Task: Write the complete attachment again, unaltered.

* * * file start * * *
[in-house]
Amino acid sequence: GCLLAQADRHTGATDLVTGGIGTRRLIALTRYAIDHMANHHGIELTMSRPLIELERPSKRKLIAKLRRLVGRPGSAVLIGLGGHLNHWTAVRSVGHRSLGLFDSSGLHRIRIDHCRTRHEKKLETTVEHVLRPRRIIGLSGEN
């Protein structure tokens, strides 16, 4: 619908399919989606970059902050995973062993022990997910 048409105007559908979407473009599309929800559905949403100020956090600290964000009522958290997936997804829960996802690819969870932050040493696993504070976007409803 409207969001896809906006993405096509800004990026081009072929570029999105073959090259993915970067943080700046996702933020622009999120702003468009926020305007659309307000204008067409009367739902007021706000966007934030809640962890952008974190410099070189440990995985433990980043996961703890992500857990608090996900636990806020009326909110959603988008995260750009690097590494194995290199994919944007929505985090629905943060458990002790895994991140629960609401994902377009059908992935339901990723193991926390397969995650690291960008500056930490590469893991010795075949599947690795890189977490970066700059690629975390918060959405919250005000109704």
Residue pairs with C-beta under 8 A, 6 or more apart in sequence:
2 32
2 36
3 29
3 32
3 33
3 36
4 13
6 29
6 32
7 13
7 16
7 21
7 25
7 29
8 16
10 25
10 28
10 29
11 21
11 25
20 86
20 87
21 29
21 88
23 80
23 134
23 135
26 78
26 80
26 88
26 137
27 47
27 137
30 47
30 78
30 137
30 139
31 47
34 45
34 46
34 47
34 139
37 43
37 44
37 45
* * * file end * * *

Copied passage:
[in-house]
Amino acid sequence: GCLLAQADRHTGATDLVTGGIGTRRLIALTRYAIDHMANHHGIELTMSRPLIELERPSKRKLIAKLRRLVGRPGSAVLIGLGGHLNHWTAVRSVGHRSLGLFDSSGLHRIRIDHCRTRHEKKLETTVEHVLRPRRIIGLSGEN
């Protein structure tokens, strides 16, 4: 619908399919989606970059902050995973062993022990997910 048409105007559908979407473009599309929800559905949403100020956090600290964000009522958290997936997804829960996802690819969870932050040493696993504070976007409803 409207969001896809906006993405096509800004990026081009072929570029999105073959090259993915970067943080700046996702933020622009999120702003468009926020305007659309307000204008067409009367739902007021706000966007934030809640962890952008974190410099070189440990995985433990980043996961703890992500857990608090996900636990806020009326909110959603988008995260750009690097590494194995290199994919944007929505985090629905943060458990002790895994991140629960609401994902377009059908992935339901990723193991926390397969995650690291960008500056930490590469893991010795075949599947690795890189977490970066700059690629975390918060959405919250005000109704």
Residue pairs with C-beta under 8 A, 6 or more apart in sequence:
2 32
2 36
3 29
3 32
3 33
3 36
4 13
6 29
6 32
7 13
7 16
7 21
7 25
7 29
8 16
10 25
10 28
10 29
11 21
11 25
20 86
20 87
21 29
21 88
23 80
23 134
23 135
26 78
26 80
26 88
26 137
27 47
27 137
30 47
30 78
30 137
30 139
31 47
34 45
34 46
34 47
34 139
37 43
37 44
37 45